Many people who have incontinence will experience incontinence-associated dermatitis (IAD) at one point or another. This is especially common in older adults.

Incontinence refers to your body’s inability to control the release of urine or stool. IAD occurs when the protective barrier created by your skin is damaged.

Exposure to the bacteria in urine or stool can result in painful symptoms, such as burning and itching. The condition primarily affects the area around your genitals, thighs, and abdomen.

You should have your doctor review any area you suspect is affected by the condition. Your doctor will help you determine how to best manage and treat your incontinence and IAD. In most cases, IAD is temporary and will clear up with treatment.

IAD may also be referred to as perineal dermatitis, irritant dermatitis, moisture lesions, or even diaper rash, though these are all different conditions.

Keep reading to learn how to identify IAD, options for treatment, and more.

Healthy skin works as a barrier between the environments outside and inside your body. IAD can erode this barrier, causing severe and uncomfortable symptoms.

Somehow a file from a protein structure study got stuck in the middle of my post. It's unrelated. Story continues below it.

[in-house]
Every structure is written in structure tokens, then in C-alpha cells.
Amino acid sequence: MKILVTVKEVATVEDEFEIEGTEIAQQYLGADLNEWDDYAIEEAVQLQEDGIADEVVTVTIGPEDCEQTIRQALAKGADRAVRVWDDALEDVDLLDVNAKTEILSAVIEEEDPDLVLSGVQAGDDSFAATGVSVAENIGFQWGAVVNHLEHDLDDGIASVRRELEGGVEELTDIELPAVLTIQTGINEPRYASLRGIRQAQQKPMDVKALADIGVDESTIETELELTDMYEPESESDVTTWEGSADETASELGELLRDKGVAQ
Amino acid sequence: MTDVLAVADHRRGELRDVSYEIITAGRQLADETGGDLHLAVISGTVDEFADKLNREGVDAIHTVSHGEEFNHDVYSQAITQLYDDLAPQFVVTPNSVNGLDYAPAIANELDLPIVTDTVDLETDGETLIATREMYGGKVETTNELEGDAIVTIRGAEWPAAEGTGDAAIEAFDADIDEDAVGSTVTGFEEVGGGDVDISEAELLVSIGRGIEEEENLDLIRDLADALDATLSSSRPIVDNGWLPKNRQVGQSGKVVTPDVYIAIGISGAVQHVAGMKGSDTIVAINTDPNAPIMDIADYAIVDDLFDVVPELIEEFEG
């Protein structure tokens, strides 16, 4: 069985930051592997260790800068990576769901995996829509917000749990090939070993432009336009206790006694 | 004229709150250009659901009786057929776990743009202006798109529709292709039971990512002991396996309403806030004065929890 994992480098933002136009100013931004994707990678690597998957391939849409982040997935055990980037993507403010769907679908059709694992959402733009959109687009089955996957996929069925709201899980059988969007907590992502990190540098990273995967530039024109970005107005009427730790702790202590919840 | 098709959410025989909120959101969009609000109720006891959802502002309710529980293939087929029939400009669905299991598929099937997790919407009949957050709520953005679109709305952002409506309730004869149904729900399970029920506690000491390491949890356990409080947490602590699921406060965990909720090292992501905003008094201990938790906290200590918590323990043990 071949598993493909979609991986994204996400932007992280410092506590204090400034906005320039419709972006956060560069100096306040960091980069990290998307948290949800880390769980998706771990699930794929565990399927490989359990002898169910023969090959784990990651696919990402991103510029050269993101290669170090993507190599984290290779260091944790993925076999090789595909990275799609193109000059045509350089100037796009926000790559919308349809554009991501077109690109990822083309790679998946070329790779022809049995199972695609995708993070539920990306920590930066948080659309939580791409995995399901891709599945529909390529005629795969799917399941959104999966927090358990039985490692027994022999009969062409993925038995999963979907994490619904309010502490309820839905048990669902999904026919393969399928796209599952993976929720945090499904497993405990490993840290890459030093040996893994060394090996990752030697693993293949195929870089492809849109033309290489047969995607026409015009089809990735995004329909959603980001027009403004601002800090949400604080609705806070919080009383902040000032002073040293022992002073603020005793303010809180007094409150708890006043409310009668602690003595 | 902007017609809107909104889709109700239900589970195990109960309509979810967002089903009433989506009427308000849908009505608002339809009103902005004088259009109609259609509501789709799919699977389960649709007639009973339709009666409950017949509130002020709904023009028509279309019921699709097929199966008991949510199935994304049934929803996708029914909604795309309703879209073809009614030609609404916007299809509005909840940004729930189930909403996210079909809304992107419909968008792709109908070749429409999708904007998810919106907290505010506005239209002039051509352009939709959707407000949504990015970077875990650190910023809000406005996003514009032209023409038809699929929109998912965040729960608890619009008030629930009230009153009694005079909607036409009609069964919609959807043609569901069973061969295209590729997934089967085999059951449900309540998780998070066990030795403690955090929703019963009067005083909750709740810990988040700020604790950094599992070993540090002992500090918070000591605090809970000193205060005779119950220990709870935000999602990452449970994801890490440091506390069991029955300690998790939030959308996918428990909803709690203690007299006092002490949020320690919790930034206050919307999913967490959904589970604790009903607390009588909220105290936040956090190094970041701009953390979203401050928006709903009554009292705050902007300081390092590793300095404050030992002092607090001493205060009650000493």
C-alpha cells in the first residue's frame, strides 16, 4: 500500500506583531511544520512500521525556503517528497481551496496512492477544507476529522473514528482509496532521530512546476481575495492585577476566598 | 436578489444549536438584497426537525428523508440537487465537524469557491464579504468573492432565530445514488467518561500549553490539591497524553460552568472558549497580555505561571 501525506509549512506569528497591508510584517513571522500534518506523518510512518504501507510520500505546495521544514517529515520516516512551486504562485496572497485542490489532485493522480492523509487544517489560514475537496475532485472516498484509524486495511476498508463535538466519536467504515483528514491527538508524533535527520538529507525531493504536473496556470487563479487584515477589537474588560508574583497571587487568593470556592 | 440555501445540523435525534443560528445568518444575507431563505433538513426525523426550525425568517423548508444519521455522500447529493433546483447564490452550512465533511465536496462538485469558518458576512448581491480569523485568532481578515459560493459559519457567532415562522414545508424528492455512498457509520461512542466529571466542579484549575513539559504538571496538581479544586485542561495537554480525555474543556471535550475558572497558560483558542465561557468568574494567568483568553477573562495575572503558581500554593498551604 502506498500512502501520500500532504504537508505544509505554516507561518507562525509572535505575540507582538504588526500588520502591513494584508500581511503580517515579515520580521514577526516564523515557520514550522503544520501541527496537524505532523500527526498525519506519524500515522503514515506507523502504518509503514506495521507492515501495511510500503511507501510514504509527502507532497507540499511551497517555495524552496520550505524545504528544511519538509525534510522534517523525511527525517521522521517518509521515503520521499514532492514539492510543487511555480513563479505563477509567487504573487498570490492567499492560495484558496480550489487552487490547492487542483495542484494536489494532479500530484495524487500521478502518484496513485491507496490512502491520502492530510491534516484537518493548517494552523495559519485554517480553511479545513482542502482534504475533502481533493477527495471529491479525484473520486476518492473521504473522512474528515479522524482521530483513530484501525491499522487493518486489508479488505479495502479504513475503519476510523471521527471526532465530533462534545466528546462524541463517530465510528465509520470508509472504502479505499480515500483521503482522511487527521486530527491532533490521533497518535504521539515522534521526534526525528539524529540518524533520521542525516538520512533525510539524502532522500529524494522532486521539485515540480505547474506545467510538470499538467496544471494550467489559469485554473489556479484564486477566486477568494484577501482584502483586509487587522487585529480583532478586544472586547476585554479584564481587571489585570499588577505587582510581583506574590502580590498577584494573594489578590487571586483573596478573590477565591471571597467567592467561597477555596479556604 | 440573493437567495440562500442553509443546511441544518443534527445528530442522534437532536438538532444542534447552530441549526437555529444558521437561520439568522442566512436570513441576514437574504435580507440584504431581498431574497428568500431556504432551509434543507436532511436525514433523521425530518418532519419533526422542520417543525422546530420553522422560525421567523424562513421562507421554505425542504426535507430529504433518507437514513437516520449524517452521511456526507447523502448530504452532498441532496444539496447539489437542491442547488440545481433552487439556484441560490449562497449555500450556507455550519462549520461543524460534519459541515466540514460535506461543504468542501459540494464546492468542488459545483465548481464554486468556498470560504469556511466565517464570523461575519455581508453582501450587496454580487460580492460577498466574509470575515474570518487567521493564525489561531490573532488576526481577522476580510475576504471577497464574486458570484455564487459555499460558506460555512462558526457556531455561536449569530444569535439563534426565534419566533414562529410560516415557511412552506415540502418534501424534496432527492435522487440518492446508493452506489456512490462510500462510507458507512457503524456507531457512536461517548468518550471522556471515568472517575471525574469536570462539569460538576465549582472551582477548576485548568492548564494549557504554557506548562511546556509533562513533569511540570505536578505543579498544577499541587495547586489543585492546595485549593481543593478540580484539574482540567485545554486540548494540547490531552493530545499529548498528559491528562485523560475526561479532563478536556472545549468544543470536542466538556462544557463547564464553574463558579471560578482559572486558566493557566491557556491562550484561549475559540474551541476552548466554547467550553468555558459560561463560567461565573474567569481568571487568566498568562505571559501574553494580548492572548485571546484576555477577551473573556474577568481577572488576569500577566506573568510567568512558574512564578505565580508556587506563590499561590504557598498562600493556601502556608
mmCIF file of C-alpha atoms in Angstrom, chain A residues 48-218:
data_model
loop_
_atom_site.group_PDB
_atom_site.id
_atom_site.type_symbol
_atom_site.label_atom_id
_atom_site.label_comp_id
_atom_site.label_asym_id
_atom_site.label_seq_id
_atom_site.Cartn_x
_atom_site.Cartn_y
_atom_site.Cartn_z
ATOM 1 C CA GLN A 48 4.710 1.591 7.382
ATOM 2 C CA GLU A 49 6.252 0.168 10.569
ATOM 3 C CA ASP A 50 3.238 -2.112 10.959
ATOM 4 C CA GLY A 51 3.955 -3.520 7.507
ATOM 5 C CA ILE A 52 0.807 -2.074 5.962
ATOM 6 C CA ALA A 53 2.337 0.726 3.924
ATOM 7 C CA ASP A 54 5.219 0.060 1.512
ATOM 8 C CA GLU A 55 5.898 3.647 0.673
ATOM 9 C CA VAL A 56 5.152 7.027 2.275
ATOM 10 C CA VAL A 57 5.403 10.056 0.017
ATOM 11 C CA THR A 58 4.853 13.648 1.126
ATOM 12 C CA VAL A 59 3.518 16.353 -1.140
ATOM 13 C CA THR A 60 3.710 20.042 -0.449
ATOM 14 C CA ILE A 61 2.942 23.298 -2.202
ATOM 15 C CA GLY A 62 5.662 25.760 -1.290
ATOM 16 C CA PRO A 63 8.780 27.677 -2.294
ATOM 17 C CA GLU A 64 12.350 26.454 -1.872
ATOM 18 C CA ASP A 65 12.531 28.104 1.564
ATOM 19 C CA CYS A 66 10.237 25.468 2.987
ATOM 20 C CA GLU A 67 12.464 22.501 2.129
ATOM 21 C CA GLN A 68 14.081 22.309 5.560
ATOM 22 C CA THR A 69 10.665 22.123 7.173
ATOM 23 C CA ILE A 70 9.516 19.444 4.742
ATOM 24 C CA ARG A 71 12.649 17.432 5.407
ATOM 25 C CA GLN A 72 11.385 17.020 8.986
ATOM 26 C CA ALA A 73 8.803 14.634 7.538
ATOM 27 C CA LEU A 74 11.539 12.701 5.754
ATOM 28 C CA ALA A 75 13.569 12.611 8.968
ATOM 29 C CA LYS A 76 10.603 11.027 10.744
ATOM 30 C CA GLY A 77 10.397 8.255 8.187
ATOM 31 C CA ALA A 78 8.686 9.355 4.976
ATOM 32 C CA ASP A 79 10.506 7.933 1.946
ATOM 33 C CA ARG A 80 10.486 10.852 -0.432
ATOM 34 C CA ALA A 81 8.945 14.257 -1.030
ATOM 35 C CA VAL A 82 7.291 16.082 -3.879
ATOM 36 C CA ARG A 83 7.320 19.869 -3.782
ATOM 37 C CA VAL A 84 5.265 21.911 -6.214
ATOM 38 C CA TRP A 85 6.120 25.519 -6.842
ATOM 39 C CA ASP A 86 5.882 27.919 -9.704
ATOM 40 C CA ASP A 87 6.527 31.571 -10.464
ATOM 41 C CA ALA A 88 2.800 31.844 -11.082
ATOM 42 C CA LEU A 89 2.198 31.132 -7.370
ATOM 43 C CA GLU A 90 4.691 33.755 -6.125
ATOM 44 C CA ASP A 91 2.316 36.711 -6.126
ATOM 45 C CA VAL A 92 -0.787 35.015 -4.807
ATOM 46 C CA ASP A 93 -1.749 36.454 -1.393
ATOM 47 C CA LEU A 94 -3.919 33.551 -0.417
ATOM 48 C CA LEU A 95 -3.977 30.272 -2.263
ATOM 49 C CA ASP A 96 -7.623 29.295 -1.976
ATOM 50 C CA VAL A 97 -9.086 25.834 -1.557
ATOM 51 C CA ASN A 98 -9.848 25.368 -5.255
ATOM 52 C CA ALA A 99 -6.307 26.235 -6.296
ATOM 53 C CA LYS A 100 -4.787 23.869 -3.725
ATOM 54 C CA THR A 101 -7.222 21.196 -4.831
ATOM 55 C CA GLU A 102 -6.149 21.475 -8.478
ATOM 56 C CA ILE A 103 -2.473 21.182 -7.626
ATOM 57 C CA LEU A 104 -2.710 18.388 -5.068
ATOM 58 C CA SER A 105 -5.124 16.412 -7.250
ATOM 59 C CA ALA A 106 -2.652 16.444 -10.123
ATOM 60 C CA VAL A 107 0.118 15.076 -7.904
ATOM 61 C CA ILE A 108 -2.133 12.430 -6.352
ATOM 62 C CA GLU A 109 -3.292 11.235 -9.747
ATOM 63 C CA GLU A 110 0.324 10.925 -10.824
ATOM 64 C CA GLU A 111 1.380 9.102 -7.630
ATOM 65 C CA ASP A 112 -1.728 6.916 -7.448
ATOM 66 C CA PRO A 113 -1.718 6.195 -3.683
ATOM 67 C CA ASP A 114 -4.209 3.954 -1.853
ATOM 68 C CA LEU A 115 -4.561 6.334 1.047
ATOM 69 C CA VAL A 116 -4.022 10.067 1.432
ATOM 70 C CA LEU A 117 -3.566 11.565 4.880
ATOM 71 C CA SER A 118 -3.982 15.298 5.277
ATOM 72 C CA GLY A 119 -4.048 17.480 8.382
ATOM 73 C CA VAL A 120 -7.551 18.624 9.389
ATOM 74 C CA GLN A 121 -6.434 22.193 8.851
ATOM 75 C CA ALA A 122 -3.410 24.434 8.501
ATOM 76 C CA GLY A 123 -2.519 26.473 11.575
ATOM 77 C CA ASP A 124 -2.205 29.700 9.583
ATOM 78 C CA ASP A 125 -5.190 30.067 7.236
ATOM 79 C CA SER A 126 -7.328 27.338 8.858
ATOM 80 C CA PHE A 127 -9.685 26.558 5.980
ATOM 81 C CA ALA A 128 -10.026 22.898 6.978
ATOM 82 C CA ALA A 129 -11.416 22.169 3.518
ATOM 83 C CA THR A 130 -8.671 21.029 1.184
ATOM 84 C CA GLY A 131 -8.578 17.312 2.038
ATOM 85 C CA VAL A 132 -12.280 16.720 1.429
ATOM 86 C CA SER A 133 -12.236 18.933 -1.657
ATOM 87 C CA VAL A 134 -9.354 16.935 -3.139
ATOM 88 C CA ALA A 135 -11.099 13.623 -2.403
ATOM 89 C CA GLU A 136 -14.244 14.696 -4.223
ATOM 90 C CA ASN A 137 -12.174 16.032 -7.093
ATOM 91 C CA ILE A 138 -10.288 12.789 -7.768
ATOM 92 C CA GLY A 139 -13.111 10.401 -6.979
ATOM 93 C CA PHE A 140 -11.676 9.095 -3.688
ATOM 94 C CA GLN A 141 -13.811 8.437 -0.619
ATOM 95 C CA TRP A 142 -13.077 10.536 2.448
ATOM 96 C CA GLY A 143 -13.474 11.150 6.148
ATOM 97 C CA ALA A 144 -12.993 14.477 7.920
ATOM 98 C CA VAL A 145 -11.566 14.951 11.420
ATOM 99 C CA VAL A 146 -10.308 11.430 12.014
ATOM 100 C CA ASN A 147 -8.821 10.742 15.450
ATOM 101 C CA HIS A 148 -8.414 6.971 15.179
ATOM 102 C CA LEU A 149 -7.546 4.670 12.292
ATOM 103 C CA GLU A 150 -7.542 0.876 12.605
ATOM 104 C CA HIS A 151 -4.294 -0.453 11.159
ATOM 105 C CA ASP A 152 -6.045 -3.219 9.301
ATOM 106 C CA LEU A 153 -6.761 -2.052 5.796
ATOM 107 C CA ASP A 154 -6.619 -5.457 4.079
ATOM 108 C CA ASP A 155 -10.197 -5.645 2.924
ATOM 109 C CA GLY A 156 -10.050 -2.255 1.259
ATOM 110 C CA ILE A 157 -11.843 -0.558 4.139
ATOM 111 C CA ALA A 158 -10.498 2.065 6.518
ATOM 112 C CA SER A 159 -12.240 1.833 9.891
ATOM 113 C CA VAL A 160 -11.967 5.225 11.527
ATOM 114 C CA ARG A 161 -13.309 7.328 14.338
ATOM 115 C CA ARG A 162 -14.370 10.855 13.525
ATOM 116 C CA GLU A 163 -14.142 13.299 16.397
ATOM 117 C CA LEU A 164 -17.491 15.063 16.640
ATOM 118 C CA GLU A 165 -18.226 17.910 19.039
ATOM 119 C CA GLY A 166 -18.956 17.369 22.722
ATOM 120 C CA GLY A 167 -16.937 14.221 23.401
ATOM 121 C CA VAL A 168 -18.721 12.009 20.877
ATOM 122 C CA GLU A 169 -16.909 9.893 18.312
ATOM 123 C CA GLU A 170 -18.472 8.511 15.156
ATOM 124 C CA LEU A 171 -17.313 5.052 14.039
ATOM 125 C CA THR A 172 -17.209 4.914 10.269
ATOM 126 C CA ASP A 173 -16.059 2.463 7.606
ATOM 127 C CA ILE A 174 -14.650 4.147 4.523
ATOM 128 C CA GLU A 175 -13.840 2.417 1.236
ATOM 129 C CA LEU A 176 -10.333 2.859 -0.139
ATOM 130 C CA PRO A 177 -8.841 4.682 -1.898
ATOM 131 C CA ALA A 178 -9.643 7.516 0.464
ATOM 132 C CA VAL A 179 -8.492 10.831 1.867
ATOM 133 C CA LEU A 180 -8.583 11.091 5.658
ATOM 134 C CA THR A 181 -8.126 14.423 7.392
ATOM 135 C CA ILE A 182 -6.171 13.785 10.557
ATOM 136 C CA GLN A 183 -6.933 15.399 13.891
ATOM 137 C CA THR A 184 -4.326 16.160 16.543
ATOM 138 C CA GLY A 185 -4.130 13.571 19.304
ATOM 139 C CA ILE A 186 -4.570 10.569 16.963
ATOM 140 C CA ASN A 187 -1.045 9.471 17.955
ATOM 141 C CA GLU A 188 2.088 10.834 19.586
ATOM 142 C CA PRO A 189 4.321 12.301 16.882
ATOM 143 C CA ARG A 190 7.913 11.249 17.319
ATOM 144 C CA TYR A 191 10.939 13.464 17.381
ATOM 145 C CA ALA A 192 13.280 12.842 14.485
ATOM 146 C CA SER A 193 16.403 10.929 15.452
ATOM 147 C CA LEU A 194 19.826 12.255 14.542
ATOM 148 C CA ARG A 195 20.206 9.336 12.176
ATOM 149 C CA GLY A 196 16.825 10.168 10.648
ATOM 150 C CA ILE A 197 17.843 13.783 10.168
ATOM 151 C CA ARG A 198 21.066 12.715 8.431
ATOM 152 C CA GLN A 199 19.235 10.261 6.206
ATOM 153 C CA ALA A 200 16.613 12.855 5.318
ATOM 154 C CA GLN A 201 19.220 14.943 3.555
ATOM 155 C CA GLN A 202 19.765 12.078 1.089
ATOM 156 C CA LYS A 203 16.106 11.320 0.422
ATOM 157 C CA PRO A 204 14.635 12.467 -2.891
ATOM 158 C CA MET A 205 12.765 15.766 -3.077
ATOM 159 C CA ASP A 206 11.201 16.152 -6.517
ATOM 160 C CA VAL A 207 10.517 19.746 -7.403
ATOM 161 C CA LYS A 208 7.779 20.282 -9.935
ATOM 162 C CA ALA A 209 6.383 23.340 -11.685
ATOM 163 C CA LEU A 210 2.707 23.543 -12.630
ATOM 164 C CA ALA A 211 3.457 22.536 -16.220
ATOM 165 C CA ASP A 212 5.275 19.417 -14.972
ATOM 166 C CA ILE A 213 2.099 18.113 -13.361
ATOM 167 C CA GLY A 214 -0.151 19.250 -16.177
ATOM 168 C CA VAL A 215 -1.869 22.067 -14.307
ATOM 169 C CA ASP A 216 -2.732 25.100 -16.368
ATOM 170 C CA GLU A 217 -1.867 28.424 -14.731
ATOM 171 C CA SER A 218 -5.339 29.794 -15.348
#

Symptoms of IAD include:

  • redness, ranging from light pink to dark red, depending on skin tone
  • patches of inflammation or a large, continuous area of inflammation
  • warm and firm skin
  • lesions
  • pain or tenderness
  • burning
  • itching

IAD can affect skin on many parts of your body, including the:

  • perineum
  • labial folds (in women)
  • groin (in men)
  • buttocks
  • gluteal cleft
  • upper thighs
  • lower abdomen

The severity of your symptoms depends on several factors, including:

  • the condition of your skin tissue
  • overall health and nutrition
  • allergen exposure

If you have a form of incontinence that makes you more prone to leakage or accidents, you may also experience more severe IAD. This is because your skin is more frequently exposed to urine and stool.